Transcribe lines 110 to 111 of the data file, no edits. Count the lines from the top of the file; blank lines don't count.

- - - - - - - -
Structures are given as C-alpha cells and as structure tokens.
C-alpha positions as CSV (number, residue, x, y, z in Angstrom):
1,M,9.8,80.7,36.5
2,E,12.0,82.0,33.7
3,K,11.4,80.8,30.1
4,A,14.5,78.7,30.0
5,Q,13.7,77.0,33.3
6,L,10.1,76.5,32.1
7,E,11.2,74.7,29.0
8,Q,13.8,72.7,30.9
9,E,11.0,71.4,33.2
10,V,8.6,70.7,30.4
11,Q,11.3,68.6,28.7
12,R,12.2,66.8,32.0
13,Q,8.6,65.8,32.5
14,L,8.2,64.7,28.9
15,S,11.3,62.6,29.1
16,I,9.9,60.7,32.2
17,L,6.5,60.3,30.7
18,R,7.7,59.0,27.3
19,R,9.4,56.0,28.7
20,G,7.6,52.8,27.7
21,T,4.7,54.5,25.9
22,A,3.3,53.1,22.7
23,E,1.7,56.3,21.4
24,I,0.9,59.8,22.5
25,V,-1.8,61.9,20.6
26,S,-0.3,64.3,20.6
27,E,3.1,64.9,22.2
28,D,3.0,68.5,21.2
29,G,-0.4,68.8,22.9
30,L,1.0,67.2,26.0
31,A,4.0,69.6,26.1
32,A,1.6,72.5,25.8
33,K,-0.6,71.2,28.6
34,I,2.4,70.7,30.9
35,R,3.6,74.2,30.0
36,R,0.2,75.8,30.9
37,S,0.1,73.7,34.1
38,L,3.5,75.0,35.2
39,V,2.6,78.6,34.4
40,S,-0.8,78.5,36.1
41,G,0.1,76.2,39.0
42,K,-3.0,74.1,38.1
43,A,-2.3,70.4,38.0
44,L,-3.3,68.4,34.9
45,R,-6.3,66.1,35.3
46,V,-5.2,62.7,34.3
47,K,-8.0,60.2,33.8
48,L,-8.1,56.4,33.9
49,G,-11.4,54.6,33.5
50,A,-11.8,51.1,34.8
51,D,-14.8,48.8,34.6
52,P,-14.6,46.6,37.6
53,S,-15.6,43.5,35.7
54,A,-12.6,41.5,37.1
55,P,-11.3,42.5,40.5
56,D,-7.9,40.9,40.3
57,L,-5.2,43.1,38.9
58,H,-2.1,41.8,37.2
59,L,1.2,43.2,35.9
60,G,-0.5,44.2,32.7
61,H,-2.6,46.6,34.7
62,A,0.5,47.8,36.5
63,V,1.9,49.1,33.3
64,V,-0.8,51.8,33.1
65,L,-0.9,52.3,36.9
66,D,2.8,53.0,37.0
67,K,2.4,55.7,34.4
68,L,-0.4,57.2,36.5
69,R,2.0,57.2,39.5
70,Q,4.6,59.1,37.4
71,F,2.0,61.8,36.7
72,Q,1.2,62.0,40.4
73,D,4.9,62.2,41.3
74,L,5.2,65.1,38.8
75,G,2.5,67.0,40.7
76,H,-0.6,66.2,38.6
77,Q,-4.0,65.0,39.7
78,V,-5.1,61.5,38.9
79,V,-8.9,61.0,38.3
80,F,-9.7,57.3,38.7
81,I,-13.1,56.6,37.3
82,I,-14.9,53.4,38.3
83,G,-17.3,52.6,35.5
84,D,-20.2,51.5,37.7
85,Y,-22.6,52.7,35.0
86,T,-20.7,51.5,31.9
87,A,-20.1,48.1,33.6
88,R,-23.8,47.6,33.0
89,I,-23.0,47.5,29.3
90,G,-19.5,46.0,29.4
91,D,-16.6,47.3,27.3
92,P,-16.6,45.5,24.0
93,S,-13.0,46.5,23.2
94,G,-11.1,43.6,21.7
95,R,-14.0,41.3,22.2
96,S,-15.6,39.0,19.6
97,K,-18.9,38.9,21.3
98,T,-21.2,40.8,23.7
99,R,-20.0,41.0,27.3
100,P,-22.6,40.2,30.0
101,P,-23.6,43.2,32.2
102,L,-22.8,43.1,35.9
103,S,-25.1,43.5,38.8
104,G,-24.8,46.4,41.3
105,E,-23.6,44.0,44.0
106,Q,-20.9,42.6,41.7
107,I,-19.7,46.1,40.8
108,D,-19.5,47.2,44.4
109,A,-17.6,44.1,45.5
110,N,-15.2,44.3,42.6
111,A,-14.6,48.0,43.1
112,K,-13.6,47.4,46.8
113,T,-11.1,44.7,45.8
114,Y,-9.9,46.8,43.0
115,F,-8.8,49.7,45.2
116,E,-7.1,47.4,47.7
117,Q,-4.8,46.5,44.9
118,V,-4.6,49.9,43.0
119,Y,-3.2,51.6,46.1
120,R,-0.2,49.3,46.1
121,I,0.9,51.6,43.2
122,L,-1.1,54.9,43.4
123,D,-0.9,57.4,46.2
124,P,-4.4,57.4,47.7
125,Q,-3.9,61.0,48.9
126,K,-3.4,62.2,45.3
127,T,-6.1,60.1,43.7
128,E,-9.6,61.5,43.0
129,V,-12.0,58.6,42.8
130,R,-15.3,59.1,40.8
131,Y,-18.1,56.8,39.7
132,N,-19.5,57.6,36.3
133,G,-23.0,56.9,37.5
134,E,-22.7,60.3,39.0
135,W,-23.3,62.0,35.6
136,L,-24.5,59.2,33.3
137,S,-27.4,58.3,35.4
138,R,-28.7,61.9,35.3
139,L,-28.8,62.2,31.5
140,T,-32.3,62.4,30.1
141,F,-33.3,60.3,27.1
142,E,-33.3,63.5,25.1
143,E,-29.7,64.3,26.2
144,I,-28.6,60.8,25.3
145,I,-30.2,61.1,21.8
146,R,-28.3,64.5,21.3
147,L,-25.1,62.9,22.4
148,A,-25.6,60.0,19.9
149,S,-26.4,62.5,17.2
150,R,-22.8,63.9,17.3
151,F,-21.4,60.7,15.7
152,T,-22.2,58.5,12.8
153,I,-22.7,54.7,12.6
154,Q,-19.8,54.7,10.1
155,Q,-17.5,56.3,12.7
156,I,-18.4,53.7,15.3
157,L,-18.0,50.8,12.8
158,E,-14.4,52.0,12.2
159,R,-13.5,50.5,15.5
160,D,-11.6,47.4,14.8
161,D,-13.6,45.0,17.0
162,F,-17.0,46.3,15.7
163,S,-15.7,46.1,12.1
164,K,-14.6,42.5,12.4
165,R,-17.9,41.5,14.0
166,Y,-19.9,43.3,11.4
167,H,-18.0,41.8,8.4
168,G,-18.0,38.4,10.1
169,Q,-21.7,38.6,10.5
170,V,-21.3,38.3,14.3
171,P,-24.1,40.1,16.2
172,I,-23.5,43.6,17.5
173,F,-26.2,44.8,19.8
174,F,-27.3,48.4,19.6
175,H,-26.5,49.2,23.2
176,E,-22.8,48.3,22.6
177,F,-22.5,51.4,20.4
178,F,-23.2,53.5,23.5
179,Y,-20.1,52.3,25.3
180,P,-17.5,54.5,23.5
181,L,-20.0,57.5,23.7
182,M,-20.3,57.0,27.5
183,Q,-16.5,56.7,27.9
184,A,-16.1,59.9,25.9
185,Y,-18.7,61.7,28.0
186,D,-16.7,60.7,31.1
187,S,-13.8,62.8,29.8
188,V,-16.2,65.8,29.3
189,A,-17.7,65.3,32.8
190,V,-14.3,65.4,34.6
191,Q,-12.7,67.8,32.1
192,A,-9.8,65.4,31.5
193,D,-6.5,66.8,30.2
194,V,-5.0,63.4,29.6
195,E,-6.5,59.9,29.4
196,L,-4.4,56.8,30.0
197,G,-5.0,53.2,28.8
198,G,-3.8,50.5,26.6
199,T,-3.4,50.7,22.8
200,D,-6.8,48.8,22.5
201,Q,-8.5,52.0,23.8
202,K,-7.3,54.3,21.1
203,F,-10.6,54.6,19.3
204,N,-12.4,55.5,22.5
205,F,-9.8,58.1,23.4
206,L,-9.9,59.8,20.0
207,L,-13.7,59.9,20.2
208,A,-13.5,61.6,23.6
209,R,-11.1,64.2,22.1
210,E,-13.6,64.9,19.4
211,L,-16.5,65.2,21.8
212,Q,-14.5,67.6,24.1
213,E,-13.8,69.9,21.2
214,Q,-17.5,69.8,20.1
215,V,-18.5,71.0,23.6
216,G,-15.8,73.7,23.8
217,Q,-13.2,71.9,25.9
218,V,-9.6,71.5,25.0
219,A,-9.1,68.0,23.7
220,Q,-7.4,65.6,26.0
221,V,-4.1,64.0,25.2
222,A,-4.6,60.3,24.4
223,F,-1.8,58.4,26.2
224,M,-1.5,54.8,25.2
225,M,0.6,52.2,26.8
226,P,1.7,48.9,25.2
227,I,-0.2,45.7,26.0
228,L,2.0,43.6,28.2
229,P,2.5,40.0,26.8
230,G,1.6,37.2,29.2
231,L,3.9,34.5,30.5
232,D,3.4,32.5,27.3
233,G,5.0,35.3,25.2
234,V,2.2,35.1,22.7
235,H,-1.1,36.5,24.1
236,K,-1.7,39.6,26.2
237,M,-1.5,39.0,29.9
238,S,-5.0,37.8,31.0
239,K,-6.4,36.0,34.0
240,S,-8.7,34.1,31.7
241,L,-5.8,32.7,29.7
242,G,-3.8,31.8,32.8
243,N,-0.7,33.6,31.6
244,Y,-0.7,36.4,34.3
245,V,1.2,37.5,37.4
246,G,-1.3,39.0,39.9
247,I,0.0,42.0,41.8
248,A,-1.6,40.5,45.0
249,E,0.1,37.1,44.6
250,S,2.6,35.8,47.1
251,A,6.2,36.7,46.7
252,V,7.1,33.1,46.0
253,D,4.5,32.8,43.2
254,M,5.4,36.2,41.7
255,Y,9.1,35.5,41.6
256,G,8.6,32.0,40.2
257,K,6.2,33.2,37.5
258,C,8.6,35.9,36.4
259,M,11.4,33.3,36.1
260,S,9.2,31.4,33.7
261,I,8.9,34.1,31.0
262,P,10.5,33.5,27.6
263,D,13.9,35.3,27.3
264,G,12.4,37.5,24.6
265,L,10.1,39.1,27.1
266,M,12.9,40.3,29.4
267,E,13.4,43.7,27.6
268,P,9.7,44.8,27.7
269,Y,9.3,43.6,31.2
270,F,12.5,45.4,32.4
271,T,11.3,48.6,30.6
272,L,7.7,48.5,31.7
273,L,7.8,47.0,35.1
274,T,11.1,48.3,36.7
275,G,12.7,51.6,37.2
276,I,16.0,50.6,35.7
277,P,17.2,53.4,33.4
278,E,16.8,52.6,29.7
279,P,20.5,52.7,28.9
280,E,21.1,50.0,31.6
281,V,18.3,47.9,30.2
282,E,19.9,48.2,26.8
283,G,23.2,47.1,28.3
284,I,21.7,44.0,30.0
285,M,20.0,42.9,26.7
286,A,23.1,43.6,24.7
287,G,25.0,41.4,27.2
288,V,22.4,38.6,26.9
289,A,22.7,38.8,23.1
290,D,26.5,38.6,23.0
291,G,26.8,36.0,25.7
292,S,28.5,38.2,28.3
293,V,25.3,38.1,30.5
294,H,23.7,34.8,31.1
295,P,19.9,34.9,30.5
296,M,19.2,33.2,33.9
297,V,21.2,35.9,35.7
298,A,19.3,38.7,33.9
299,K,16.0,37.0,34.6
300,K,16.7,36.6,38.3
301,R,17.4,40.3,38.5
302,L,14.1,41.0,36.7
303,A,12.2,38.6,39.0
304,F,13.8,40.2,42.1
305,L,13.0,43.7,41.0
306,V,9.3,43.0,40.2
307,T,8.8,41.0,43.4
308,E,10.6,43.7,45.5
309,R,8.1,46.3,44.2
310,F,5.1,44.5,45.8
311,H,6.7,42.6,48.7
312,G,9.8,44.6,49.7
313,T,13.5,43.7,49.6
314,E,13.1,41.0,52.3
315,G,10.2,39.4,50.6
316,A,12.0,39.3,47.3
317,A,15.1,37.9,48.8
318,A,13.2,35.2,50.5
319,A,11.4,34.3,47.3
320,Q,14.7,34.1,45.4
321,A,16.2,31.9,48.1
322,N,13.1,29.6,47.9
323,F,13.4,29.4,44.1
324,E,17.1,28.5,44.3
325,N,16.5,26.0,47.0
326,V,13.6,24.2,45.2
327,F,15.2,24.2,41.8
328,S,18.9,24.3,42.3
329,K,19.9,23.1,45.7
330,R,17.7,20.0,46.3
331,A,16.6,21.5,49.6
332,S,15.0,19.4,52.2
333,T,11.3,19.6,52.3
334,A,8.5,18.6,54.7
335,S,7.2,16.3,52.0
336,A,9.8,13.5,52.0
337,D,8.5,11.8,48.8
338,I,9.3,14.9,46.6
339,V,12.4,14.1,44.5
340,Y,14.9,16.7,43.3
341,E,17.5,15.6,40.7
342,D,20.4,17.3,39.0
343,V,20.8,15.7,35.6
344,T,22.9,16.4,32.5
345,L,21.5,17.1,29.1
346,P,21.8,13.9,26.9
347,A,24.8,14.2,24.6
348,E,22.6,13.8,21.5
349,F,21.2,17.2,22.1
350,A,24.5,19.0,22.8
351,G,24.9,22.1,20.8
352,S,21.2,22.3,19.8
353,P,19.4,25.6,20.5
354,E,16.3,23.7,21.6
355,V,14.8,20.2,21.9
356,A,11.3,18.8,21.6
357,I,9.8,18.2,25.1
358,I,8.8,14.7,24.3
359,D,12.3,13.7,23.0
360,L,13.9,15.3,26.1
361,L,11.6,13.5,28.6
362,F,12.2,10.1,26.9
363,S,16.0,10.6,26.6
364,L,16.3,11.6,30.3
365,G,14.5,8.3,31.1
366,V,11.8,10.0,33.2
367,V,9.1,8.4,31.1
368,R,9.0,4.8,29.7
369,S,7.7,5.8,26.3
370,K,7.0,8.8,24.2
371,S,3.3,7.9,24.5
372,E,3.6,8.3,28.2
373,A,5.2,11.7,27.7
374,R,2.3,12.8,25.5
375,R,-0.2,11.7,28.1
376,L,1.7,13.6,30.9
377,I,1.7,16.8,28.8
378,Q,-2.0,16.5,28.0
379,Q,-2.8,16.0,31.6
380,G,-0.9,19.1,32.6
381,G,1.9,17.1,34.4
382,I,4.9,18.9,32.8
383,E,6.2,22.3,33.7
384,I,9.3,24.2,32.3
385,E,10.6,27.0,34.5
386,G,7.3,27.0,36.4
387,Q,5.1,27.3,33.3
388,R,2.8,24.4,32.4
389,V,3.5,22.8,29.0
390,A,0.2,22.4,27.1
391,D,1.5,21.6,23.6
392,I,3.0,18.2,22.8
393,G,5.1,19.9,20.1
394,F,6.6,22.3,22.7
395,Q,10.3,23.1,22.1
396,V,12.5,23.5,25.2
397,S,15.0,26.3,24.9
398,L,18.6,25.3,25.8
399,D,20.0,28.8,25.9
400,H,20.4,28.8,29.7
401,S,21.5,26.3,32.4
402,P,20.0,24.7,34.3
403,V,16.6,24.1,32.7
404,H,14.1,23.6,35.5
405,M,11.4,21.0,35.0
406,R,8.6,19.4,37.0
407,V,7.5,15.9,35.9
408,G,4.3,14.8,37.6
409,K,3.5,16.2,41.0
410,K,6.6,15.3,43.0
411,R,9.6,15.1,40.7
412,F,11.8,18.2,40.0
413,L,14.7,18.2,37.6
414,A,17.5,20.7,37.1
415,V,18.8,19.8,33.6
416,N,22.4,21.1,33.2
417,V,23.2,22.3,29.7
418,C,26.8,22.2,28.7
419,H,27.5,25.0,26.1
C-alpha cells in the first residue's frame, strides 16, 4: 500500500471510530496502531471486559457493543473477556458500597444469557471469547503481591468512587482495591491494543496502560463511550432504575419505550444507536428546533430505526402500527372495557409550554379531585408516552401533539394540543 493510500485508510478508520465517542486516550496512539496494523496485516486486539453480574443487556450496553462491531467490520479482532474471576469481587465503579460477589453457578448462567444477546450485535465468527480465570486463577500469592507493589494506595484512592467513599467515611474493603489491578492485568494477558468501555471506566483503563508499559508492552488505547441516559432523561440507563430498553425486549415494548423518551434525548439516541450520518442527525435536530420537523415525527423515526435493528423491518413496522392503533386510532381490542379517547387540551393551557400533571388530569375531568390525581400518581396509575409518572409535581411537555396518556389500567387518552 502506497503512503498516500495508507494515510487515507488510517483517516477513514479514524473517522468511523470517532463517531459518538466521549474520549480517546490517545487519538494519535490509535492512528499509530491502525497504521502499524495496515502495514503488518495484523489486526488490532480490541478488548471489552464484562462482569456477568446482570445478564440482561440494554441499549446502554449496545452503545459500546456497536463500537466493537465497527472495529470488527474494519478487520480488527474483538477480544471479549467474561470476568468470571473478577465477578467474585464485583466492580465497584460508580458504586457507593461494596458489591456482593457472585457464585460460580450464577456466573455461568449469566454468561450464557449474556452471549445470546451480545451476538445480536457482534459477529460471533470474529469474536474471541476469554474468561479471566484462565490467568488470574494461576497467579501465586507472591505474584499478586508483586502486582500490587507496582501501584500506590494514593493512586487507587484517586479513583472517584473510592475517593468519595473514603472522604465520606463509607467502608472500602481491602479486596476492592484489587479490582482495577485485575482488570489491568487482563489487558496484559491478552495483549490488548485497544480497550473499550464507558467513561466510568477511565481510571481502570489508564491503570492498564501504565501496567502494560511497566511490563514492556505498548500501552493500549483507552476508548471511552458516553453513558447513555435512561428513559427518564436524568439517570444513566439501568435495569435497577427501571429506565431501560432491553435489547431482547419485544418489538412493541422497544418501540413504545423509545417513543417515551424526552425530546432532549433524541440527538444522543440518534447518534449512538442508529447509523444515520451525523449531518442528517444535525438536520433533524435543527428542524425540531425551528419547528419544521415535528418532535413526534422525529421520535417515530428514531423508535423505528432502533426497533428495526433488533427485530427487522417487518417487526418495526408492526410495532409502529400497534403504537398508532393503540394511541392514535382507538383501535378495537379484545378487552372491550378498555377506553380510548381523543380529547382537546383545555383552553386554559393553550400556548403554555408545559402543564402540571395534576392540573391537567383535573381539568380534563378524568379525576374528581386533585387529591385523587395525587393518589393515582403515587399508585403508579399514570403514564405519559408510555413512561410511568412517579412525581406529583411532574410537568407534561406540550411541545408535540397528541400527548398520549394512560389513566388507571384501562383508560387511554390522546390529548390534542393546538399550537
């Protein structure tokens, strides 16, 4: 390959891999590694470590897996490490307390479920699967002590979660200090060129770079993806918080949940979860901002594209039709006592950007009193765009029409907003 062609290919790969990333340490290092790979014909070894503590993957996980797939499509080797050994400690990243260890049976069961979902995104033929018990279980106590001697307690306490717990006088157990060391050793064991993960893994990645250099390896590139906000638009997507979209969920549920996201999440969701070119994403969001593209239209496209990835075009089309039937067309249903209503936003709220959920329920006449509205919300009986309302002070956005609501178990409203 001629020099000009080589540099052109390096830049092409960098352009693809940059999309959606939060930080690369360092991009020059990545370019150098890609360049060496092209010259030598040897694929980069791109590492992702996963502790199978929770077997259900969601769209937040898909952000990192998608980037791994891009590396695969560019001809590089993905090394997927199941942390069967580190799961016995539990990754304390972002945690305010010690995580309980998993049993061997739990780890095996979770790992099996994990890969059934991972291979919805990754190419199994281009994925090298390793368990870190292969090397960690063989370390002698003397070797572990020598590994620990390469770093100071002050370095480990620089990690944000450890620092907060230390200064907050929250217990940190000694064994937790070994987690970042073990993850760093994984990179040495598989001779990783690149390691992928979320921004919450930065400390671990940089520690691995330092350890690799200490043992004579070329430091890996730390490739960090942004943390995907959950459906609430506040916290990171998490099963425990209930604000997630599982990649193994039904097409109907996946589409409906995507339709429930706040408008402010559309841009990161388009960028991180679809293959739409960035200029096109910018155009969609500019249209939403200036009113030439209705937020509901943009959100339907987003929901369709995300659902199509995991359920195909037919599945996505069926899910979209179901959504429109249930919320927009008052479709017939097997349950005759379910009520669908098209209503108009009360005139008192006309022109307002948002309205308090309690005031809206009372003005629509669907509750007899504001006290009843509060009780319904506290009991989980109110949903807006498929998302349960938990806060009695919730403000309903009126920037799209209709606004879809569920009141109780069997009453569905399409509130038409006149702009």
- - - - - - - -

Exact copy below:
108,D,-19.5,47.2,44.4
109,A,-17.6,44.1,45.5